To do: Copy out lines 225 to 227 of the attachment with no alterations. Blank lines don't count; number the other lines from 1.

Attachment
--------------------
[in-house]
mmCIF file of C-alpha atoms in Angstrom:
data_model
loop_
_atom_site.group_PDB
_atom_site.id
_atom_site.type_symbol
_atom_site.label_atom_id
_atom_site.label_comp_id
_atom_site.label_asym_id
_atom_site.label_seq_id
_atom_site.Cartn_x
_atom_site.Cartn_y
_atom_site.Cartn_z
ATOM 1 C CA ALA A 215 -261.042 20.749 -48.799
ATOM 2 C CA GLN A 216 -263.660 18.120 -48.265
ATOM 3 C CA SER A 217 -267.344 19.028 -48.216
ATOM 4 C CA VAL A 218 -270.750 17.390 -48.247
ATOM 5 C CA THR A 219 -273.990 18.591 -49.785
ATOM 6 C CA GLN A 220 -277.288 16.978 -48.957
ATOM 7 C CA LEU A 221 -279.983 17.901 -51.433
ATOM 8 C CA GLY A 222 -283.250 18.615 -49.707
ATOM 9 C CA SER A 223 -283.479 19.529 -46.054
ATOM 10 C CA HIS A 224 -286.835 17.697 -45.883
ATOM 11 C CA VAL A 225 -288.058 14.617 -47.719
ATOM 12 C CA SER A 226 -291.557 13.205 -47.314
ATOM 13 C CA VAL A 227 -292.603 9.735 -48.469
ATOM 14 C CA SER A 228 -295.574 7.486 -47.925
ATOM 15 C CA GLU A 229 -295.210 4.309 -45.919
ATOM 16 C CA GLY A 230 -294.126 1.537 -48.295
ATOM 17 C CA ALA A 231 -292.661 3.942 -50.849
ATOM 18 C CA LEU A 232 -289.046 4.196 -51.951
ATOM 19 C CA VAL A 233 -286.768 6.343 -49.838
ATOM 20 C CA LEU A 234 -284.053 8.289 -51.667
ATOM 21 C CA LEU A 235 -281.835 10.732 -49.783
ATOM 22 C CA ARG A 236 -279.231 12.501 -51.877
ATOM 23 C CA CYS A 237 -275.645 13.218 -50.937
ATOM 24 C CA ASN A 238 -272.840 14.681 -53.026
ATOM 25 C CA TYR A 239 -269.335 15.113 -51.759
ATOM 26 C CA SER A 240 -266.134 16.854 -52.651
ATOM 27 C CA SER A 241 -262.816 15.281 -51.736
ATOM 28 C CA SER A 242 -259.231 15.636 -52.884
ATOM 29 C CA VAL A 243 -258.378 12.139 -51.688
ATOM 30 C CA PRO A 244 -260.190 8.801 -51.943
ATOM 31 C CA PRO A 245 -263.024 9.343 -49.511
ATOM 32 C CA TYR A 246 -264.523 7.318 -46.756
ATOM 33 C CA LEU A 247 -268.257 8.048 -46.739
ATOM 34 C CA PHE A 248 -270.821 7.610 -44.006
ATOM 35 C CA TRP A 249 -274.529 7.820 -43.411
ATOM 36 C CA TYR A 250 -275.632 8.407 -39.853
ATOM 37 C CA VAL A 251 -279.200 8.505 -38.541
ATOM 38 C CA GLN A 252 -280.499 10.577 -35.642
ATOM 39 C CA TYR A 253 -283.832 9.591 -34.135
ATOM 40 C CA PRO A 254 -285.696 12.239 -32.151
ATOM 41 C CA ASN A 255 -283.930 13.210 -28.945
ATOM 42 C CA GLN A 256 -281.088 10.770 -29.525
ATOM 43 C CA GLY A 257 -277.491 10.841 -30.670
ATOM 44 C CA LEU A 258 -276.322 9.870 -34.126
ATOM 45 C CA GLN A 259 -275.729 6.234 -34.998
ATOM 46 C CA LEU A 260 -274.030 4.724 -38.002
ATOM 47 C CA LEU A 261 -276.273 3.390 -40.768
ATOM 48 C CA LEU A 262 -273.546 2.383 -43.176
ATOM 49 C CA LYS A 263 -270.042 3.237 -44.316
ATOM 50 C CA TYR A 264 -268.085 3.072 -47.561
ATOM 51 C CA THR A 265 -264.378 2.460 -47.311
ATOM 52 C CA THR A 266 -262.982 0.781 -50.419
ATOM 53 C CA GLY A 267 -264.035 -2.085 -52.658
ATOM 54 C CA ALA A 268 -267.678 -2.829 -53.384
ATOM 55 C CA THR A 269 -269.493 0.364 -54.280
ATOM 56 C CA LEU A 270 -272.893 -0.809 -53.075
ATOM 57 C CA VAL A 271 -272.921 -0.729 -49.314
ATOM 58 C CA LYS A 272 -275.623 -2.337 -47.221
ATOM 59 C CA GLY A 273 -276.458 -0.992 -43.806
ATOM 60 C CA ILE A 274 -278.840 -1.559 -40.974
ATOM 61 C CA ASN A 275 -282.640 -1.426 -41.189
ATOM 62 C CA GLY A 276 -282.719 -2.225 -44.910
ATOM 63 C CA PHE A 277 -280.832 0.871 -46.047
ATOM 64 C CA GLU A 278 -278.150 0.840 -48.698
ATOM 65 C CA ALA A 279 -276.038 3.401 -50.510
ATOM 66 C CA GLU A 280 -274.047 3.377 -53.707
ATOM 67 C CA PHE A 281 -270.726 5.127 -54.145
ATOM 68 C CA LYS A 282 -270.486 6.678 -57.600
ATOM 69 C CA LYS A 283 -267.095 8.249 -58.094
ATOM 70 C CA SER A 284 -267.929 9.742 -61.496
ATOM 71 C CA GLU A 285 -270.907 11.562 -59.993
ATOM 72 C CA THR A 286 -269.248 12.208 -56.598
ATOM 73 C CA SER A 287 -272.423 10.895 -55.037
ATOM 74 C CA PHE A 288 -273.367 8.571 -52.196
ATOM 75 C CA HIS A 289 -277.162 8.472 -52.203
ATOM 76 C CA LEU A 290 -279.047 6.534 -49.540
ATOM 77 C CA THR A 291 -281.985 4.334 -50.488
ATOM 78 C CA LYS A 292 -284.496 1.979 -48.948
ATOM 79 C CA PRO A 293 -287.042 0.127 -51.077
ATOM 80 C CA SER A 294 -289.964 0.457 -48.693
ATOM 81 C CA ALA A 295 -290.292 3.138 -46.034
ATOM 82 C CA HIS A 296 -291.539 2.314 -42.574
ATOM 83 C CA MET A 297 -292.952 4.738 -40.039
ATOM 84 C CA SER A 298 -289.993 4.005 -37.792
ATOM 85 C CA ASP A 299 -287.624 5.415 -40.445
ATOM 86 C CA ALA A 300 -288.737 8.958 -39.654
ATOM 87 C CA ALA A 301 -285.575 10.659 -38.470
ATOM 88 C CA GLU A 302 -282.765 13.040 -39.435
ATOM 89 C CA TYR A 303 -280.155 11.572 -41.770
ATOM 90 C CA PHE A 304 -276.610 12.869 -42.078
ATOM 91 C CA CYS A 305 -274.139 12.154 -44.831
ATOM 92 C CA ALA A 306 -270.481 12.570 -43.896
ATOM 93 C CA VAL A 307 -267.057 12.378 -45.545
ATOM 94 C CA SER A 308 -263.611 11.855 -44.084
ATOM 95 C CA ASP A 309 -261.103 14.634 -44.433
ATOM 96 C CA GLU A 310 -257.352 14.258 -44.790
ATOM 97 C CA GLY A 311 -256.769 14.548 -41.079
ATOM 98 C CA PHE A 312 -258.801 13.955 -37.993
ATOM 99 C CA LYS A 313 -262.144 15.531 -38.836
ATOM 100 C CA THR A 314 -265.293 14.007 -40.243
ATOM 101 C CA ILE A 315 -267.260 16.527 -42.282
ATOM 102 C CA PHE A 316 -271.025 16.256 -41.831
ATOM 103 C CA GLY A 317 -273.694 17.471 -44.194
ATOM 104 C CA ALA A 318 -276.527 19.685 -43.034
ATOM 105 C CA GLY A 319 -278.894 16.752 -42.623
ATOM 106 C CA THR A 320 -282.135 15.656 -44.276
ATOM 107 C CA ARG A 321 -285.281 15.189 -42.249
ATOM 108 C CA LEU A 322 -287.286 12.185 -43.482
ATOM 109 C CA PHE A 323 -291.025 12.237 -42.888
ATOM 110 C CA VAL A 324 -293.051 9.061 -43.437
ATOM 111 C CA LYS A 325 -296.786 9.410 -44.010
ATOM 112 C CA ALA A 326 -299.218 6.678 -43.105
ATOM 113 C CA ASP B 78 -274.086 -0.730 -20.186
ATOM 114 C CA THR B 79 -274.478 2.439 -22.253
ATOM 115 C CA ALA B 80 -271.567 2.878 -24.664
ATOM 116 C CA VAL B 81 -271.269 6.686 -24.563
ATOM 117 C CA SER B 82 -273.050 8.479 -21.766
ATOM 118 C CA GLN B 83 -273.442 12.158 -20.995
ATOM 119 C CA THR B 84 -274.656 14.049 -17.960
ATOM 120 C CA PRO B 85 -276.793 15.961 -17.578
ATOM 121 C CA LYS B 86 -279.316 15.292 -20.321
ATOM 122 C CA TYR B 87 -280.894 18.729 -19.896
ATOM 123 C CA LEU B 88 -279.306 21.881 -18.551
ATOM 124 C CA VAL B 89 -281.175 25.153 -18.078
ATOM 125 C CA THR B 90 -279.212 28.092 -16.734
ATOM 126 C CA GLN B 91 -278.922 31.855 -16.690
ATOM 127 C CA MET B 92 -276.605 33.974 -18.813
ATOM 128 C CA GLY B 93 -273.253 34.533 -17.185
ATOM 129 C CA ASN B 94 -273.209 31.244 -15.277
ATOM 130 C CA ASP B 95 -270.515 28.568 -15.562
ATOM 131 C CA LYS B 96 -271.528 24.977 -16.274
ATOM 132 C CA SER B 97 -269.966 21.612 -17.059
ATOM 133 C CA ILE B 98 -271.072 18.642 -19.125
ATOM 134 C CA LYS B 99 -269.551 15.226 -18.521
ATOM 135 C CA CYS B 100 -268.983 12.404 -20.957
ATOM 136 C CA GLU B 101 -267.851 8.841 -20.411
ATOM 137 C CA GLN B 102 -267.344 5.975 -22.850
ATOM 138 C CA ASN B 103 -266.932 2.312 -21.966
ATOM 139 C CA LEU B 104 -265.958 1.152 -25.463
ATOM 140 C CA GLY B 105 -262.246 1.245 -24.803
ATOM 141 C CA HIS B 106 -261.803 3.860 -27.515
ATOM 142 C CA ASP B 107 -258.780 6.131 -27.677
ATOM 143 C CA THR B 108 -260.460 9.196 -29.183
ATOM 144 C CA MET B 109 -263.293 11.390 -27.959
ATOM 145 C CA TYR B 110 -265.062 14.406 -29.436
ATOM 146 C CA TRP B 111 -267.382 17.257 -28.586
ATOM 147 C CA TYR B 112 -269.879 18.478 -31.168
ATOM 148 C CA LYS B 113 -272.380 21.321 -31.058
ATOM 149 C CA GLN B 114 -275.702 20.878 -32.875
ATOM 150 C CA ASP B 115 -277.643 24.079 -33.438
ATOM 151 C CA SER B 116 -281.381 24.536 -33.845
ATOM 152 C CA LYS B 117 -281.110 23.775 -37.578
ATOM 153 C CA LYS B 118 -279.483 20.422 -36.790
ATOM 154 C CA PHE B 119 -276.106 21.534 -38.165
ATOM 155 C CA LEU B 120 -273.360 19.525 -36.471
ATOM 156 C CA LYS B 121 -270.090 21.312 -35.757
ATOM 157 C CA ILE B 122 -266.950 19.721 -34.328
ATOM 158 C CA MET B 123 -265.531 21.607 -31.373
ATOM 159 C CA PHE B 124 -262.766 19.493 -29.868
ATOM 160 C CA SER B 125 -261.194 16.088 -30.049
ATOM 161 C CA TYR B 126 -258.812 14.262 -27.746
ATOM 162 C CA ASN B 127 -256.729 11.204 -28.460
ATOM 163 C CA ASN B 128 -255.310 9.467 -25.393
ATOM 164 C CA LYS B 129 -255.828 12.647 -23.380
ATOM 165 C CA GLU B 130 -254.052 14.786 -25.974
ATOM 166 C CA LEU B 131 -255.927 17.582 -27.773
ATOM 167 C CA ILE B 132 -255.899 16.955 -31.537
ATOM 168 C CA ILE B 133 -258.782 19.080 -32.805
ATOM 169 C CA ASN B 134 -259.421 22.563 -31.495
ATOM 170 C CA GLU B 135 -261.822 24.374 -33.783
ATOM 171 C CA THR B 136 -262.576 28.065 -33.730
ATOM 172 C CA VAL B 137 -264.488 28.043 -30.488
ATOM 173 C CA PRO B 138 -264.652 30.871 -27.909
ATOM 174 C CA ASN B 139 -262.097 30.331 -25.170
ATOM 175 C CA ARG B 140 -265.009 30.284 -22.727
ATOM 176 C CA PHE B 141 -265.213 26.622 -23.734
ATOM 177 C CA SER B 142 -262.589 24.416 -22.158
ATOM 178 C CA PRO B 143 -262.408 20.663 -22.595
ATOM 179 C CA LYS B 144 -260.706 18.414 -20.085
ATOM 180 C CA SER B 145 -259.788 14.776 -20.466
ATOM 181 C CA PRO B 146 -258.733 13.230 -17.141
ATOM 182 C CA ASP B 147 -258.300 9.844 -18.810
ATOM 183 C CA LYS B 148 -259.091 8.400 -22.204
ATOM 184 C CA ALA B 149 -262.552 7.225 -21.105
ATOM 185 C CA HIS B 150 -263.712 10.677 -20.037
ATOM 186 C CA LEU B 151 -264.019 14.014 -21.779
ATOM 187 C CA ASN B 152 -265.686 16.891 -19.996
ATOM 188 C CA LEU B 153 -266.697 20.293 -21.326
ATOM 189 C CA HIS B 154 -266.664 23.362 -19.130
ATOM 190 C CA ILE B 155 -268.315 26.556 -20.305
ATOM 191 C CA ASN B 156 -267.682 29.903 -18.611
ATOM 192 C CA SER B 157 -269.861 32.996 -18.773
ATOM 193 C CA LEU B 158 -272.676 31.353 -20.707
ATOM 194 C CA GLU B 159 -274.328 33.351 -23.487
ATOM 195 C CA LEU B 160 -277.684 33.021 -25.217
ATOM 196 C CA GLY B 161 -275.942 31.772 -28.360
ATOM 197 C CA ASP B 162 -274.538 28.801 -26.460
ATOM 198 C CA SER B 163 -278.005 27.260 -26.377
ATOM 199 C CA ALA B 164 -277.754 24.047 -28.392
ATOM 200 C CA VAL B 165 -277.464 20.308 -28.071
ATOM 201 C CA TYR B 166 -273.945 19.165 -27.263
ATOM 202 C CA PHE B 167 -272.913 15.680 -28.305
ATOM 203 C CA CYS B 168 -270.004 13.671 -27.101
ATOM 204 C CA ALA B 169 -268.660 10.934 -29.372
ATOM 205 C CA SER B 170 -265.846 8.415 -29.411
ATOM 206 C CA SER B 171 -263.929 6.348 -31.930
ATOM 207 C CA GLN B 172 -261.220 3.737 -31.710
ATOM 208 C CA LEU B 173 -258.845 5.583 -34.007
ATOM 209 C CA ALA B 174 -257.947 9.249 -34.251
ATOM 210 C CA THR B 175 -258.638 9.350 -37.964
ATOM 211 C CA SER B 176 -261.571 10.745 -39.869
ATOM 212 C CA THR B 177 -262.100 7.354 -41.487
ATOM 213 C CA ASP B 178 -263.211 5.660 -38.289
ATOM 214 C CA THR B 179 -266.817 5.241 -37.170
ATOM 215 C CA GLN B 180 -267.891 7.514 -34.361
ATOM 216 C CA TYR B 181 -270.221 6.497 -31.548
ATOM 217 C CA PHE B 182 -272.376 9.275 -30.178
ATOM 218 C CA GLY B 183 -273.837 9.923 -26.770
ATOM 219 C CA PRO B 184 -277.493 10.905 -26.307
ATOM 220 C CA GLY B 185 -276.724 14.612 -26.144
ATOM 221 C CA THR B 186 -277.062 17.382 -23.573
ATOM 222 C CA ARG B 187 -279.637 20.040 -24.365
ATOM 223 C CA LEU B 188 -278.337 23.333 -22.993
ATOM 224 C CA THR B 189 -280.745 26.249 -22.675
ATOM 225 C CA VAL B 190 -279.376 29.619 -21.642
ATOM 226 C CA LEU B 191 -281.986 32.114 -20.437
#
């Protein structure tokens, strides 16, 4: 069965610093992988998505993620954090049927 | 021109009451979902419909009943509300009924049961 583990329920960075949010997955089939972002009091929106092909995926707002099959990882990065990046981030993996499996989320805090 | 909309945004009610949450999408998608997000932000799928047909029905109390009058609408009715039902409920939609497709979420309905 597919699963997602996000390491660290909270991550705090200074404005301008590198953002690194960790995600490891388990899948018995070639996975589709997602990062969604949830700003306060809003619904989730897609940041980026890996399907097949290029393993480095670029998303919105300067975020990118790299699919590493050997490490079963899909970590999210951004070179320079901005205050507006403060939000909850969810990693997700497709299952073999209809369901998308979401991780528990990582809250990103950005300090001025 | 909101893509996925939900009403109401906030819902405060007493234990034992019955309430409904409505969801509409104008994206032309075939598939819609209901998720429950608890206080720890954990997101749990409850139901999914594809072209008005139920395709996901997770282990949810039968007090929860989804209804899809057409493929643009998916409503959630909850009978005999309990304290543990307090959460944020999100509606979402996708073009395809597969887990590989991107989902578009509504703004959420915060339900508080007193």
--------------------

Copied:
ATOM 211 C CA SER B 176 -261.571 10.745 -39.869
ATOM 212 C CA THR B 177 -262.100 7.354 -41.487
ATOM 213 C CA ASP B 178 -263.211 5.660 -38.289